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Classification of Sleep Disorders

Overview of attention for article published in Neurotherapeutics, September 2012
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About this Attention Score

  • In the top 5% of all research outputs scored by Altmetric
  • Among the highest-scoring outputs from this source (#39 of 612)
  • High Attention Score compared to outputs of the same age (96th percentile)
  • High Attention Score compared to outputs of the same age and source (90th percentile)

Mentioned by

news
2 news outlets
policy
1 policy source
twitter
3 tweeters
wikipedia
2 Wikipedia pages

Citations

dimensions_citation
100 Dimensions

Readers on

mendeley
25 Mendeley
citeulike
1 CiteULike
Title
Classification of Sleep Disorders
Published in
Neurotherapeutics, September 2012
DOI 10.1007/s13311-012-0145-6
Pubmed ID
Authors

Michael J. Thorpy

Abstract

The classification of sleep disorders is necessary to discriminate between disorders and to facilitate an understanding of symptoms, etiology, and pathophysiology that allows for appropriate treatment. The earliest classification systems, largely organized according to major symptoms (insomnia, excessive sleepiness, and abnormal events that occur during sleep), were unable to be based on pathophysiology because the cause of most sleep disorders was unknown. These 3 symptom-based categories are easily understood by physicians and are therefore useful for developing a differential diagnosis. The International Classification of Sleep Disorders, version 2, published in 2005 and currently undergoing revision, combines a symptomatic presentation (e.g., insomnia) with 1 organized in part on pathophysiology (e.g., circadian rhythms) and in part on body systems (e.g., breathing disorders). This organization of sleep disorders is necessary because of the varied nature and because the pathophysiology for many of the disorders is still unknown. The International Classification of Sleep Disorders, version 2 provides relevant diagnostic and epidemiological information on sleep disorders to more easily differentiate between the disorders.

Twitter Demographics

The data shown below were collected from the profiles of 3 tweeters who shared this research output. Click here to find out more about how the information was compiled.

Mendeley readers

The data shown below were compiled from readership statistics for 25 Mendeley readers of this research output. Click here to see the associated Mendeley record.

Geographical breakdown

Country Count As %
Unknown 25 100%

Demographic breakdown

Readers by professional status Count As %
Unspecified 10 40%
Student > Master 5 20%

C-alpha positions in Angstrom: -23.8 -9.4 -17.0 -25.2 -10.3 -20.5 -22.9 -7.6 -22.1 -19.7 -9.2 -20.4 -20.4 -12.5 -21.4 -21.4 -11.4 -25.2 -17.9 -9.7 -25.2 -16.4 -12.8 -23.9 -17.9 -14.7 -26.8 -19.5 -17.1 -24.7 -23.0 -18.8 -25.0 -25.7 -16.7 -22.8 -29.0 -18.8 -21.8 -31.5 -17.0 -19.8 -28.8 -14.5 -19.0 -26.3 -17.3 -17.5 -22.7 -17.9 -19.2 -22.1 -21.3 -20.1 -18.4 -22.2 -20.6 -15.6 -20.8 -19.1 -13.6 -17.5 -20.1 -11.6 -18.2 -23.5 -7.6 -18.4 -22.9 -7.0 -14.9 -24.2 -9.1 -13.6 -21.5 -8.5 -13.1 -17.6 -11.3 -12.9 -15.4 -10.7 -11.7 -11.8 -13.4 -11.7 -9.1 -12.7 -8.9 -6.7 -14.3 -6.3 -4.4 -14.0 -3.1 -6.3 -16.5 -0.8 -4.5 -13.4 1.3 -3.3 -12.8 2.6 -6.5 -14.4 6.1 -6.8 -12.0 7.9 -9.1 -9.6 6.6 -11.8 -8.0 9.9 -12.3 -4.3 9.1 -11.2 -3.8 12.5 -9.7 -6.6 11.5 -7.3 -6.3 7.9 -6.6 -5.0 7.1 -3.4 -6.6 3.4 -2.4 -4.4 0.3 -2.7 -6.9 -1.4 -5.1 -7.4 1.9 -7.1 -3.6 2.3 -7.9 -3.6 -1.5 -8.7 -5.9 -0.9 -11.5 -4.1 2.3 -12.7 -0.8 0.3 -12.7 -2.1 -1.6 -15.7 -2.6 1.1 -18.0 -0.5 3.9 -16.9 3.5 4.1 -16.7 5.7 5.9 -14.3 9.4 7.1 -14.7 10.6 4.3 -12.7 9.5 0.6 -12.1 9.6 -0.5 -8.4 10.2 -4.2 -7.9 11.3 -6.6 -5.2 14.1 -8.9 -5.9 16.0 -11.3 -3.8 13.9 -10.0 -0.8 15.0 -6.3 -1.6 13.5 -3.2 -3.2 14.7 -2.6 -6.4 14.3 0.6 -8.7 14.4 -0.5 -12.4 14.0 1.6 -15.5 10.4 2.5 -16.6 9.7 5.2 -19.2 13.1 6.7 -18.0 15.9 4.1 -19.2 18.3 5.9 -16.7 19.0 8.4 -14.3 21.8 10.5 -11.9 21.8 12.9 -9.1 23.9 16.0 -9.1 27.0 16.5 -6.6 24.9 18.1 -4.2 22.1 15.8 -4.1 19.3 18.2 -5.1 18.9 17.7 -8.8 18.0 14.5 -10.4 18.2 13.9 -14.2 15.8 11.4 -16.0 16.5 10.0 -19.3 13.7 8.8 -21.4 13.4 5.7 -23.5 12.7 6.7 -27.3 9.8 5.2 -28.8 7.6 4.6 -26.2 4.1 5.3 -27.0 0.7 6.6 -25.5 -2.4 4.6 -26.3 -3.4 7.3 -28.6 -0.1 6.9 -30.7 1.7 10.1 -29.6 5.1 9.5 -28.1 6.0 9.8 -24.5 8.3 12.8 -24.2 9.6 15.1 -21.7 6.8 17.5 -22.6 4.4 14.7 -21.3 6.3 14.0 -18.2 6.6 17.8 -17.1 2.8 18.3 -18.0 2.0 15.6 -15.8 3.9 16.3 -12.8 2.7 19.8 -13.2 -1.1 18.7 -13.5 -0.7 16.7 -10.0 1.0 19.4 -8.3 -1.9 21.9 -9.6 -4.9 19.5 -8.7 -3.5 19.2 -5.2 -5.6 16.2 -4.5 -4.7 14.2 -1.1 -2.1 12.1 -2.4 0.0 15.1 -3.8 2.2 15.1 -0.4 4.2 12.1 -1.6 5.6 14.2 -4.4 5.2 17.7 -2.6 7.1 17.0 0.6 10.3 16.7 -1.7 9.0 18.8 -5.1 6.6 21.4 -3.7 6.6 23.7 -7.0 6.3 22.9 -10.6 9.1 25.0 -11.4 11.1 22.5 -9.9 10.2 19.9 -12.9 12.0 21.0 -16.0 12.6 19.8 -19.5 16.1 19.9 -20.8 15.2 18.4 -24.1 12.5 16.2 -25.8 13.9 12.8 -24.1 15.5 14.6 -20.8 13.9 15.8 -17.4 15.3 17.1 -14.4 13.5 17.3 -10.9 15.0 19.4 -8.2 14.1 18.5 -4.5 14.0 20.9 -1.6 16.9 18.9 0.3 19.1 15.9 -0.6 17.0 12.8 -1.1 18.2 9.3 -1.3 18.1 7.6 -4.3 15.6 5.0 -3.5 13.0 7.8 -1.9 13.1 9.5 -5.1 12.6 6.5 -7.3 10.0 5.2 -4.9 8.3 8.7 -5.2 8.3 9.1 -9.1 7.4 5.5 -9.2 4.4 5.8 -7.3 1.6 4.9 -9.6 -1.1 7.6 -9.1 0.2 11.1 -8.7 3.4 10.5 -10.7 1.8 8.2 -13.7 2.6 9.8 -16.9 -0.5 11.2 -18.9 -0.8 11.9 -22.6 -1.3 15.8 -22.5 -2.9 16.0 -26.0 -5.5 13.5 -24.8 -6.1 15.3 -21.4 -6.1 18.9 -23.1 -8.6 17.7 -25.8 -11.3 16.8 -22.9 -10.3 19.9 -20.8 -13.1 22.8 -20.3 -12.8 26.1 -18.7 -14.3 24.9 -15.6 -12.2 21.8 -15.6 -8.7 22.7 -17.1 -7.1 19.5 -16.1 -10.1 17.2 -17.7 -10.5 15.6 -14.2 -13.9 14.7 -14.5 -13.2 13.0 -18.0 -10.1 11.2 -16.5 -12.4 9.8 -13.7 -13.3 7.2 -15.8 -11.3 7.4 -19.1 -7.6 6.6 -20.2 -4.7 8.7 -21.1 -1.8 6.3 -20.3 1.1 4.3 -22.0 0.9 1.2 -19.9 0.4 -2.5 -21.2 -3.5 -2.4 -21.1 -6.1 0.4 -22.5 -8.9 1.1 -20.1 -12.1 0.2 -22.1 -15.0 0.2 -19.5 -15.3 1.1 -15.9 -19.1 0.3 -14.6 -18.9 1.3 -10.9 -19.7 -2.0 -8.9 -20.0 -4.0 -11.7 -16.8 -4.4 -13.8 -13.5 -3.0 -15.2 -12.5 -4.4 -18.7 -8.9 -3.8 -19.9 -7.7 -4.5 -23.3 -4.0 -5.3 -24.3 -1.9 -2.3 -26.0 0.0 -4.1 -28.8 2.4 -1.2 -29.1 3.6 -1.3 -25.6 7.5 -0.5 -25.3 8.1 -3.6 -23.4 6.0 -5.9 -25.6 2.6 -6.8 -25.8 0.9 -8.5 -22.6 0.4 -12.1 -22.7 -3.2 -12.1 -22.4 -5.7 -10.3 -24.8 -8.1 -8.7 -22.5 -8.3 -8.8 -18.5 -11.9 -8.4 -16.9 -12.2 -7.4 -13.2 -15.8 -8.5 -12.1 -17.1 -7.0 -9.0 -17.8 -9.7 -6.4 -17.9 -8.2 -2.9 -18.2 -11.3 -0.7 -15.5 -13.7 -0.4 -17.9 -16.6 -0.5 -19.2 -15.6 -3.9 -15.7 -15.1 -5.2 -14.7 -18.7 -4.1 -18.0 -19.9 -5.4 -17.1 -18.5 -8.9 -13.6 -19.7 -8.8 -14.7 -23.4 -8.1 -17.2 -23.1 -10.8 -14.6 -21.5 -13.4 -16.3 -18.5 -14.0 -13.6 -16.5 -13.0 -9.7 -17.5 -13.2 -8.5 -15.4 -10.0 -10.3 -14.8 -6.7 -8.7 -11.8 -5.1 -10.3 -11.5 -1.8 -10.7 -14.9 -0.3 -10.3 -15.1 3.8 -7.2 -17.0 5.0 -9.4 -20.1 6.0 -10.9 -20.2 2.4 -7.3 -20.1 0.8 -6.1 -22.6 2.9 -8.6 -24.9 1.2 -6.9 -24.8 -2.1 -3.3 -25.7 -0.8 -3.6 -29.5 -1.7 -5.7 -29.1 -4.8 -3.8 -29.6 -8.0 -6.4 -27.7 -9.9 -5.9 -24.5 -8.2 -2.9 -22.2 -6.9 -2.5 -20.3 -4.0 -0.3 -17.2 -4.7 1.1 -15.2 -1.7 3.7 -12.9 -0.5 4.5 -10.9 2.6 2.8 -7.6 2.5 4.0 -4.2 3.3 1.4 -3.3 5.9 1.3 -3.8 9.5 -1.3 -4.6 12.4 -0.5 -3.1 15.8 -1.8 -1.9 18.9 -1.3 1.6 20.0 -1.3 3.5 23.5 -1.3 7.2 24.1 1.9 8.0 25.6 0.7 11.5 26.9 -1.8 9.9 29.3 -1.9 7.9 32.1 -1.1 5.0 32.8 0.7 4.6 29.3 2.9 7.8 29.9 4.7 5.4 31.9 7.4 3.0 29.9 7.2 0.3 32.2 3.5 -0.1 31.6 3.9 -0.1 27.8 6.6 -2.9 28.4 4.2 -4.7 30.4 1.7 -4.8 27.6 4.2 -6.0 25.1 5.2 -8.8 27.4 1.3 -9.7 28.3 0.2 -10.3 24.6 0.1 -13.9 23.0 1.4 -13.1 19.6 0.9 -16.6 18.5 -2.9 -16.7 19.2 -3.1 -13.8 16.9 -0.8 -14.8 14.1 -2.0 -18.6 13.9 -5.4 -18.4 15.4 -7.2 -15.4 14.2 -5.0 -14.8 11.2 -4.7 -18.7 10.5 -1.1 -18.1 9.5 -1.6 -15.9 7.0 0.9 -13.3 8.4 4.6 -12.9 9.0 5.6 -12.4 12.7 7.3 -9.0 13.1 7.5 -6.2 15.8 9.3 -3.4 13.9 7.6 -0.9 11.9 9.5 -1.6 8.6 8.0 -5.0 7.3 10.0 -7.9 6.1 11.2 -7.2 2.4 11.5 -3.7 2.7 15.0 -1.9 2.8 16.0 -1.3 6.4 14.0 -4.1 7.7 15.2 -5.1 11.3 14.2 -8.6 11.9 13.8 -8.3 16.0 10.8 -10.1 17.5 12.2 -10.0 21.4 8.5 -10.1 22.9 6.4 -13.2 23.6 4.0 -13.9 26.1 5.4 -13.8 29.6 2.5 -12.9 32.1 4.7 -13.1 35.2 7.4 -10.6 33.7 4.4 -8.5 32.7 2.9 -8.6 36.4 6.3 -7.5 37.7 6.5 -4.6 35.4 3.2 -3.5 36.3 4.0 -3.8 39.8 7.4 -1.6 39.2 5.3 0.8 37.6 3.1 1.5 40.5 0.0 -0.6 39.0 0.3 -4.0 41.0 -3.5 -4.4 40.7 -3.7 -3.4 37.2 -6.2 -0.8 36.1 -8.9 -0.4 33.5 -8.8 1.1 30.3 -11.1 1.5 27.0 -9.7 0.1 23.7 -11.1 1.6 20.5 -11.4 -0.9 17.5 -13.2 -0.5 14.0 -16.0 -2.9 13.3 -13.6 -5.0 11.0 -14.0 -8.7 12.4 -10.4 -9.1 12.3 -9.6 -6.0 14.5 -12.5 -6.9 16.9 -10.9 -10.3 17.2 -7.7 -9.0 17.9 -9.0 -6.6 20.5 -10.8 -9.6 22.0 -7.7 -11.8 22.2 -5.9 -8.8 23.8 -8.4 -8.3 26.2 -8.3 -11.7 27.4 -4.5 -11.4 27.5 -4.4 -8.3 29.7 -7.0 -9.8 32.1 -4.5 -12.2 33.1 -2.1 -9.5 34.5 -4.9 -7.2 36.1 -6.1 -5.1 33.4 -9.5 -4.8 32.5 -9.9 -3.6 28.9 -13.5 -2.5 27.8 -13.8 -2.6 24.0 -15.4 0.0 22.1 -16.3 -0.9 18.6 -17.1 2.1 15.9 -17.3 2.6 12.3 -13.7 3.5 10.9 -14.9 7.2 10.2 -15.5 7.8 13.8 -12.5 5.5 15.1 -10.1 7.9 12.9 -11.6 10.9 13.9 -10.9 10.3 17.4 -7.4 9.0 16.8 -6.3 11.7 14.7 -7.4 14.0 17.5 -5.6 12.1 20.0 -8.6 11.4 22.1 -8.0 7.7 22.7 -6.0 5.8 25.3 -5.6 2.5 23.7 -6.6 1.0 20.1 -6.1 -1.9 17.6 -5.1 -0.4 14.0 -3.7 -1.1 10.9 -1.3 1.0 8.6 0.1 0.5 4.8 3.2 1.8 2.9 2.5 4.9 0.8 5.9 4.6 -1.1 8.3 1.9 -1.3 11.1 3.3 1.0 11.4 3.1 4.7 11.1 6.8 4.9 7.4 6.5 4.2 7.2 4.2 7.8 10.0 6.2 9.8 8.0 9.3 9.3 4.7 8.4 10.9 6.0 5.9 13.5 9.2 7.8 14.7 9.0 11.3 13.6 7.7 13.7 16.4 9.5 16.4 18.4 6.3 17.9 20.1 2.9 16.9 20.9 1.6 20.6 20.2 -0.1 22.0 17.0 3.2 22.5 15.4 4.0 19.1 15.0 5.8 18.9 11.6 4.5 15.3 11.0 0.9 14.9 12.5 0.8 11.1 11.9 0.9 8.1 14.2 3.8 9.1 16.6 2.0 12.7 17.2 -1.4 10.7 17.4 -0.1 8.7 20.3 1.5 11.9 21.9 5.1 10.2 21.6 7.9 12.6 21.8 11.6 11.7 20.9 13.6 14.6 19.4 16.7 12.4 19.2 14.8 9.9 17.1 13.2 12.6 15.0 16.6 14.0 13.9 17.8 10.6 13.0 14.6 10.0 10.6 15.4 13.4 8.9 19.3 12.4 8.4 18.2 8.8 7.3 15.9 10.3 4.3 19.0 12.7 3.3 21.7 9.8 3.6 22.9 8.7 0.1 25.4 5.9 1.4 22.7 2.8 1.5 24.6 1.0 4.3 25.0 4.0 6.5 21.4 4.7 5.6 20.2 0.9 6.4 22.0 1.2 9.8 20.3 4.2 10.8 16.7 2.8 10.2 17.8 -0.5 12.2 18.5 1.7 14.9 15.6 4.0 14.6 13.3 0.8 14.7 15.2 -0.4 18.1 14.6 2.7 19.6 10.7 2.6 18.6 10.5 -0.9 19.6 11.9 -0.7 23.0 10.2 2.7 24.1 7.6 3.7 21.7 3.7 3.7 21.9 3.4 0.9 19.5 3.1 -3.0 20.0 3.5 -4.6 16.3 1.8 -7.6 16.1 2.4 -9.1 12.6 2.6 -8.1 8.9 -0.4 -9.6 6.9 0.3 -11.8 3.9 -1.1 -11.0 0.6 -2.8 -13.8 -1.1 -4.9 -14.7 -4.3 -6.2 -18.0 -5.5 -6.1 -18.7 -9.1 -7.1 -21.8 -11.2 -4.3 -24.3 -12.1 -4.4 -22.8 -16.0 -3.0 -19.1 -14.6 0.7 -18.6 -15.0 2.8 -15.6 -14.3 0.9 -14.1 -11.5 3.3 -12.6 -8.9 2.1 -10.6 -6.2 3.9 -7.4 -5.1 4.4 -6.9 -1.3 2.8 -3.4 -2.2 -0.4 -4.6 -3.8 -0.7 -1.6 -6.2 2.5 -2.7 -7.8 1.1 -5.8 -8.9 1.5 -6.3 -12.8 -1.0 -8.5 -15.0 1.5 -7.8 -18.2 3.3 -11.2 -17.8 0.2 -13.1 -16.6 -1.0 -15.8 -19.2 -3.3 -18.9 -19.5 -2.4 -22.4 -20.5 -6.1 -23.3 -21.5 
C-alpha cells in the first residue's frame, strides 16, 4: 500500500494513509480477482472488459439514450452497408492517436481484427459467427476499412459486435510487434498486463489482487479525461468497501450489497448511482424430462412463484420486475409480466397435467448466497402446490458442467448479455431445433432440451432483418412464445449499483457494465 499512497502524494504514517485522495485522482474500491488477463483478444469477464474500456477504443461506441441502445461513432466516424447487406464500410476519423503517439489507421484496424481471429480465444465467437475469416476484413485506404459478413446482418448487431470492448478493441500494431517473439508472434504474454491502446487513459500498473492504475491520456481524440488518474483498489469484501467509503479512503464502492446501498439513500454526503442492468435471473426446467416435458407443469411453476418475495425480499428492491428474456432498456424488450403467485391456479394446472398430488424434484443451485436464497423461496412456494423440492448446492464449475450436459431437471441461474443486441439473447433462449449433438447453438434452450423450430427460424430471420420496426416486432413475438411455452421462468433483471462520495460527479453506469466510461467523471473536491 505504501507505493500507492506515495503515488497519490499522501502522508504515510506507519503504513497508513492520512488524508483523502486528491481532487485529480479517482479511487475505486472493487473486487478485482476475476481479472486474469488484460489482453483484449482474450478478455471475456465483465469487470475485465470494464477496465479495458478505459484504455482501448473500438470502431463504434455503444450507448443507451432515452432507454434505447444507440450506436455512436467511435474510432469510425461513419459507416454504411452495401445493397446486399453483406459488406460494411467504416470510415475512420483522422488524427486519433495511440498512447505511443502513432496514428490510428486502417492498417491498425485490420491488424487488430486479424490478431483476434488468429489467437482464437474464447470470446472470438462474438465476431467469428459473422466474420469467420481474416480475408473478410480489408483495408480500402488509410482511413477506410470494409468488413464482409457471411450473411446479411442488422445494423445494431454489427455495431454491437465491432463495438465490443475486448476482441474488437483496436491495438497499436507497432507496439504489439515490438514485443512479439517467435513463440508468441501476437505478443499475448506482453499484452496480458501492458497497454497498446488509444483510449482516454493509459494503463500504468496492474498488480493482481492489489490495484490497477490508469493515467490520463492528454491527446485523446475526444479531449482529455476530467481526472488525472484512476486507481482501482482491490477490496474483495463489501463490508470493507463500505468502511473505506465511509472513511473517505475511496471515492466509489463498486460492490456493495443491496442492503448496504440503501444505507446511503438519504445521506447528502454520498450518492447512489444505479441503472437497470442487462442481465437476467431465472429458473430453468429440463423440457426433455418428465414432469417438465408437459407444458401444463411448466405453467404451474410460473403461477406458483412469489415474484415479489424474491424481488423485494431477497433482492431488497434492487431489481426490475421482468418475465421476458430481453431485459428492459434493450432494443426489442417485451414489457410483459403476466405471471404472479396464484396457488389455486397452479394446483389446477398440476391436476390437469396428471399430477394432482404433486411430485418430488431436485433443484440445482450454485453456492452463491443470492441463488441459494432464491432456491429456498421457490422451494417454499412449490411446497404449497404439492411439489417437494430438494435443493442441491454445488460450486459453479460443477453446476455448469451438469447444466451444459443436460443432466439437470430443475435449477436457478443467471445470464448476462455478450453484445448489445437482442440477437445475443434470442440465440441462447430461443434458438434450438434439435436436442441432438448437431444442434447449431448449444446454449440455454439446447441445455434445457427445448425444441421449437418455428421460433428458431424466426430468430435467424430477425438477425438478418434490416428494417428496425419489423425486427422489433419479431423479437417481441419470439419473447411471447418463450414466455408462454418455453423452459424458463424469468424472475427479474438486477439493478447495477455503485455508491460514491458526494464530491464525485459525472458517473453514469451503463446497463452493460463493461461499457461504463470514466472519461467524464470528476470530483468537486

Student > Bachelor 2 8%
Student > Doctoral Student 2 8%
Student > Postgraduate 2 8%
Other 4 16%
Readers by discipline Count As %
Unspecified 11 44%
Medicine and Dentistry 7 28%
Nursing and Health Professions 2 8%
Neuroscience 2 8%
Social Sciences 1 4%
Other 2 8%

Attention Score in Context

This research output has an Altmetric Attention Score of 28. This is our high-level measure of the quality and quantity of online attention that it has received. This Attention Score, as well as the ranking and number of research outputs shown below, was calculated when the research output was last mentioned on 23 October 2018.
All research outputs
#606,439
of 13,663,123 outputs
Outputs from Neurotherapeutics
#39
of 612 outputs
Outputs of similar age
#4,870
of 128,004 outputs
Outputs of similar age from Neurotherapeutics
#1
of 11 outputs
Altmetric has tracked 13,663,123 research outputs across all sources so far. Compared to these this one has done particularly well and is in the 95th percentile: it's in the top 5% of all research outputs ever tracked by Altmetric.
So far Altmetric has tracked 612 research outputs from this source. They typically receive a lot more attention than average, with a mean Attention Score of 11.2. This one has done particularly well, scoring higher than 93% of its peers.
Older research outputs will score higher simply because they've had more time to accumulate mentions. To account for age we can compare this Altmetric Attention Score to the 128,004 tracked outputs that were published within six weeks on either side of this one in any source. This one has done particularly well, scoring higher than 96% of its contemporaries.
We're also able to compare this research output to 11 others from the same source and published within six weeks on either side of this one. This one has done particularly well, scoring higher than 90% of its contemporaries.